How to create unique passwords you won't have to memorize

Listener Dana-Marie Battaglia has invented a method for generating unique, strong passwords, without having to memorize them. She walks Michael through “the Dana key.”
“Every time I have to change my password for various devices, I feel like Columbus setting out on a dark and perilous journey. Usually I take great care to write down the password. In a notebook. I then forget where I put the notebook.” Michael Enright, The Sunday Edition, March 11, 2018 (Getty Images/iStockphoto)

Dana-Marie Battaglia, who lives in Vancouver, heard Michael's essay on the program of March 11, 2018, about the trouble he has with remembering passwords.

The Sunday Edition — Michael's essay: In search of the lost password

Dana-Marie is a freelance web designer, and over the years, she too has struggled with trying to remember dozens of passwords. She came up with a method - she calls it "The Dana Key",  She sent us a note about it, and we asked her to explain it to Michael on the radio - which she did. It's a little tricky to absorb it all at once, so we thought we would include her instructions here, in case you'd like to try it for yourself.

Over to Dana!

Dana-Marie's Password Method
With my method, you can create a different password for every website you ever go to, and you'll always know what the password is without having to memorize it or write it down!

The trick is to combine one simple 3-letter password, with letters from the current website's address/URL. You will always know which letters of the URL you added to your password, because you will always follow a particular sequence of rules.

Before you start creating your own passwords using "The Dana Key", I strongly recommend you read the important tips I've provided on my website here.  There, you'll also find handy tips on how to adjust your Password Sequence to respond to various URL idiosyncrasies and maximize your success with my method.

(Update - March 18, 2018: Please note that we have removed the word "secure" from this post. Neither Dana-Marie nor the CBC can guarantee that this password method would be 100% secure. Please exercise caution and good judgment when creating passwords!)

Anatomy of Dana-Marie's Password Method
All of your passwords will consist of three parts: 

1 - Your Master Password Key 
What I have so far referred to as your "one simple password" will now be known as your Master Password Key.  
In order to be sure your passwords are compatible with 99% of websites, you must choose:
  - Three letters (with at least one letter uppercase)
  - One number (a single digit is fine)
  - One special character (@, &, !, #, ?, etc.)

2 - Letters from specific positions within the URL
Choose letters from specific positions within the URL (the first letter, the second letter, etc)
Only reference the letters in between the www. and the .com (or .anything)

3- Your own personal Password Sequence
Your Password Sequence is the order in which you combine/intertwine the specific letters from the URL with your Master Password Key. Make every password for every website using this same Password Sequence.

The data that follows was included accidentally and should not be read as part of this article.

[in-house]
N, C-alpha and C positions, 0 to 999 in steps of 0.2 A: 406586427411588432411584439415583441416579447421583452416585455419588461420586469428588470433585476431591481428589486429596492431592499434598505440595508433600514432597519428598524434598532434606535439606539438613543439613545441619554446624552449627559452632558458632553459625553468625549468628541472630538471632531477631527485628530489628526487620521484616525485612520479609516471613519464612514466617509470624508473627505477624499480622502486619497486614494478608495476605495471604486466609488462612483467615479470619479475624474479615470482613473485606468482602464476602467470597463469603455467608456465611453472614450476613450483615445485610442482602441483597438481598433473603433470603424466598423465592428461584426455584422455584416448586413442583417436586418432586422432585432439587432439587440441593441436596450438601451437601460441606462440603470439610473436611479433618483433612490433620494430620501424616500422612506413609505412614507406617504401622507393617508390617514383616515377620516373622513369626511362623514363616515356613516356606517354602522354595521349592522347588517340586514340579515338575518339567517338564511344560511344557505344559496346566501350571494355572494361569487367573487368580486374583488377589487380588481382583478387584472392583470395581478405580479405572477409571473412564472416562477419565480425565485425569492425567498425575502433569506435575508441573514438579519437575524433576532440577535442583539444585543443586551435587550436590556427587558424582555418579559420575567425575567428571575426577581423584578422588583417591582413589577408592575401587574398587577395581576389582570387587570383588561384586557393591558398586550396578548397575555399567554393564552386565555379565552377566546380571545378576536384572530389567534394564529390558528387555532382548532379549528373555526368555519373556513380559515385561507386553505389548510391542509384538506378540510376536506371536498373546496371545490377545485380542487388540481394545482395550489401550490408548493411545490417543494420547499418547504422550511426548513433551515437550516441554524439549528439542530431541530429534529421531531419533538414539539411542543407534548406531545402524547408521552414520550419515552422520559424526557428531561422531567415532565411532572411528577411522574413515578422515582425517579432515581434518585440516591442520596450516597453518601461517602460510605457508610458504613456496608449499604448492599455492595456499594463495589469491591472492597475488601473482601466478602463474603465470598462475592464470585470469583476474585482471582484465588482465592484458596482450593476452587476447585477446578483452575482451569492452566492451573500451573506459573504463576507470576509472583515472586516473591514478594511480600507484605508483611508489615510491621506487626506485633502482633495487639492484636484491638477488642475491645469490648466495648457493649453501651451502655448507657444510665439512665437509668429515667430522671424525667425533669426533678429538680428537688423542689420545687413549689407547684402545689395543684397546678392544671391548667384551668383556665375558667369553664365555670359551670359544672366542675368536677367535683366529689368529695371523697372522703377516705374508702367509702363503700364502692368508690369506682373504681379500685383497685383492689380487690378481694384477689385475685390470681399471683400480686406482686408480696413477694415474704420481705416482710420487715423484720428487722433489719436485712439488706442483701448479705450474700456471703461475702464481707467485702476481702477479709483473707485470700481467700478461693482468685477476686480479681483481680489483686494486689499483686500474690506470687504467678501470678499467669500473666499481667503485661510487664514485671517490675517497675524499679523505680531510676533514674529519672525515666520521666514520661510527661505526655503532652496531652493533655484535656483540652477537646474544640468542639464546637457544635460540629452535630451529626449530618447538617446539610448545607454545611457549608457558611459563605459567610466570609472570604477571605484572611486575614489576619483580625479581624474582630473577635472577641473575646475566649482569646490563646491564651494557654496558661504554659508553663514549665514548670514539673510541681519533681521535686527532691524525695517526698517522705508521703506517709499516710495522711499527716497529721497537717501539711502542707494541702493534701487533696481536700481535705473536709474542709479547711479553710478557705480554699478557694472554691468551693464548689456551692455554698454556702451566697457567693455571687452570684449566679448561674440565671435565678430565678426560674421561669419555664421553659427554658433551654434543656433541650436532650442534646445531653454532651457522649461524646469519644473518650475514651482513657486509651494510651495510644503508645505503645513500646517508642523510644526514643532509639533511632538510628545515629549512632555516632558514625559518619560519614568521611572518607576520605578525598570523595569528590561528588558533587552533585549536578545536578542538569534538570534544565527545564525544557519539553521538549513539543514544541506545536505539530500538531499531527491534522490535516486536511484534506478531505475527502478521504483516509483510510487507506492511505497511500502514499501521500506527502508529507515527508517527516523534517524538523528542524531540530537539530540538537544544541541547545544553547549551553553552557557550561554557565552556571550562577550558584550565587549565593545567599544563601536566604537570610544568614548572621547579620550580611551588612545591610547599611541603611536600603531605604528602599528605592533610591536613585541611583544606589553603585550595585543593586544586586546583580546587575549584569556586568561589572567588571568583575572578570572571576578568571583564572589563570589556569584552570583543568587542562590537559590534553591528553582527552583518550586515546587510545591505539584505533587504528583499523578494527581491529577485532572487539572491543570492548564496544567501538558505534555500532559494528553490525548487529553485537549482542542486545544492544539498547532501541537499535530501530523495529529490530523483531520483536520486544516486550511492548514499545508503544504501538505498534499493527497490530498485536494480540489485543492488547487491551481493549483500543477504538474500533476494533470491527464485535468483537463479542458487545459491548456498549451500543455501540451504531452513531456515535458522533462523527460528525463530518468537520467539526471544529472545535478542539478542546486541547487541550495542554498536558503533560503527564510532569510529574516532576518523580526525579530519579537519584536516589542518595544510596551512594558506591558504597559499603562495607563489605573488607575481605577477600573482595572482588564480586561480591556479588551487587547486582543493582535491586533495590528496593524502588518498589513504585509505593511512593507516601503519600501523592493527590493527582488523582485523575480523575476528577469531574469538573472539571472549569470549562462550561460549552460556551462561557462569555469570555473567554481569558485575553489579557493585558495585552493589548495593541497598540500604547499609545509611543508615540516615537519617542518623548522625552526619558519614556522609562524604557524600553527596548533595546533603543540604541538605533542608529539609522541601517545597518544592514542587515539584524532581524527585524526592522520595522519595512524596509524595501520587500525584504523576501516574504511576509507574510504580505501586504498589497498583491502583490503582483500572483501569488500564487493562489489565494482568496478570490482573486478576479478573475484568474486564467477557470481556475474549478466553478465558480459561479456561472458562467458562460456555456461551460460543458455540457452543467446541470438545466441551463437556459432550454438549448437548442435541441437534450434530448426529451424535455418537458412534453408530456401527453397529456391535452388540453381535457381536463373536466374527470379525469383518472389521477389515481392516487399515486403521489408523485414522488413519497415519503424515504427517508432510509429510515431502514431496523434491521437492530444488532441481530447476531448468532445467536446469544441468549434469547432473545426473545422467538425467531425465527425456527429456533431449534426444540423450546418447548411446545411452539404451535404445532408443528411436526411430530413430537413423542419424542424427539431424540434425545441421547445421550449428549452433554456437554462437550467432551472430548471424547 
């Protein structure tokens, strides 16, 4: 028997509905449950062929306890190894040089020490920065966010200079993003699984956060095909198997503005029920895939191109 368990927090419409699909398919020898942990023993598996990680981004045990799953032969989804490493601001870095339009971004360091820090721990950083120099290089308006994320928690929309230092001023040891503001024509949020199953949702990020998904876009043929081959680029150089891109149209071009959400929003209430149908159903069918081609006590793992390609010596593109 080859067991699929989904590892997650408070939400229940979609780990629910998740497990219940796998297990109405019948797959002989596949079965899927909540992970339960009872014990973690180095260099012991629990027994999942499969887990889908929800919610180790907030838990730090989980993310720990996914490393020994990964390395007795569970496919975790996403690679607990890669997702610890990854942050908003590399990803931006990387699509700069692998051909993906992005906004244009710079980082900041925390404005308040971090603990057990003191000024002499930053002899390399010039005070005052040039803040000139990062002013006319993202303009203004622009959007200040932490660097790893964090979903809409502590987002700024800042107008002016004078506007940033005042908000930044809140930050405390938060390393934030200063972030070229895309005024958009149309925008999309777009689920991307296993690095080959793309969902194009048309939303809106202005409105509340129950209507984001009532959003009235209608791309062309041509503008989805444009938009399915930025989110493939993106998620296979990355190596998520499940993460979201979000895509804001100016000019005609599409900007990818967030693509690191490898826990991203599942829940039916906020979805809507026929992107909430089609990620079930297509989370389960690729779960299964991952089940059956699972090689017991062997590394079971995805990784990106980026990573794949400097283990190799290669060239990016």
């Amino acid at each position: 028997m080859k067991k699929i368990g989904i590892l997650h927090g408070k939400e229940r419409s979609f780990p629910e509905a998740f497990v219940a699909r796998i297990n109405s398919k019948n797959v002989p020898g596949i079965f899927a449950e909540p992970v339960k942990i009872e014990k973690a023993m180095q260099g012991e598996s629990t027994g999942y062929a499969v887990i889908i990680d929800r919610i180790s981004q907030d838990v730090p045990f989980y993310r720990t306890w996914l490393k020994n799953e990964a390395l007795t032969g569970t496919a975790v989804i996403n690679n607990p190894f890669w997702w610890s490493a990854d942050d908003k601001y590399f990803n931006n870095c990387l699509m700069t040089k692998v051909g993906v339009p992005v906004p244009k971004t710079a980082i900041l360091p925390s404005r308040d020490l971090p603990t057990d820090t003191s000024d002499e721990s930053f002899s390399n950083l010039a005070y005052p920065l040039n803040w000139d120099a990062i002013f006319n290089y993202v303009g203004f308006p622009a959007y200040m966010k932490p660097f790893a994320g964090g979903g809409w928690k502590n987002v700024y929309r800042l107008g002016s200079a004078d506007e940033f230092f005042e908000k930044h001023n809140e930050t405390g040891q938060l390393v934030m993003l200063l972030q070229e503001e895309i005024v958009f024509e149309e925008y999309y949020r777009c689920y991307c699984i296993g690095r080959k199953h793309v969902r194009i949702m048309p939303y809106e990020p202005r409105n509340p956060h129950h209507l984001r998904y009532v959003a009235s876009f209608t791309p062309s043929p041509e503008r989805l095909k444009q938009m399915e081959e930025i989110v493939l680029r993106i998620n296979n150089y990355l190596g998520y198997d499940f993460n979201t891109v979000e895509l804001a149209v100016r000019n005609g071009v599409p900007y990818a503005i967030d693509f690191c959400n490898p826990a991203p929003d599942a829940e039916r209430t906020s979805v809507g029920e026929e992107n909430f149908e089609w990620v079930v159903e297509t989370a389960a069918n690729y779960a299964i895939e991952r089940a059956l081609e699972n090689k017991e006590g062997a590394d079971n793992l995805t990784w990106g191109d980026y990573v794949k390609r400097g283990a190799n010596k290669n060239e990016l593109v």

If you're confused, don't worry! This method is best explained by example.

An Example of Dana-Marie's Password Method
Here is what Michael Enright chose for his Master Password Key, number and special character:

Three letters (with at least one uppercase letter): caT
One number: 1963 
(It really only needed to be one digit, but  Michael joked that this is the year he won the Nobel Prize so I didn't object!).
One special character: ?

Here is the simple Password Sequence that I took the liberty of making for him:
1.     The first letter of the URL
2.     All 3 letters of the password with the last letter uppercase
3.     The last two letters of the URL
4.     The chosen number
5.     The chosen special character

Michael orders books online, so in our example, we pretended we were creating a password for www.amazon.com

Here is how we created his password:

First letter of the URL, amazon: a
a
All 3 letters of the Master Password Key, with the last letter uppercase: caT
a caT
Last two letters of the URL amazon: on
a caT on
Michael's chosen number: 1963
a caT on 1963
Michael's special character: ?
a caT on 1963 ?
His new Amazon password is: acaTon1963?

Practise makes purrrfect!  Let's do another one!

This time we'll make a password for www.cbcmusic.ca

First letter of the URL cbcmusic: c
c
All 3 letters of the password with the last letter uppercase: caT
c caT
Last two letters of the URL cbcmusic: ic
c caT ic
The chosen number: 1963
c caT ic 1963
The chosen special character: ?
c caT ic 1963 ?
Our Password is: ccaTic1963?

As you can see, our passwords for amazon.com and cbcmusic.ca are different.  By memorizing our single Master Password Key, and the Password Sequence that we utilize to put it all together, the next time we go to login at either of those websites, we will be able to figure out what our password is, even though we didn't memorize it or write it down.

Like any new thing you learn, it can take a bit of practise before you really get comfortable with your Password Sequence.  For some people, it happens very quickly and naturally.  Others may feel some resistance as they break old habits.  Inevitably, with frequent use, I promise it will become second nature to you.

I hope you find this as exciting as I do.  I hope my method will be useful to you for many years to come.  And, I hope I have in fact, "changed your life".  Best of luck to you!

Dana-Marie Battaglia
Freelance Web Services Provider

Don't Do It Yourself Websites​

doitforme@ddiy.ca
Dana-Marie Battaglia is a freelance web developer in Vancouver. She is also a singer/songwriter.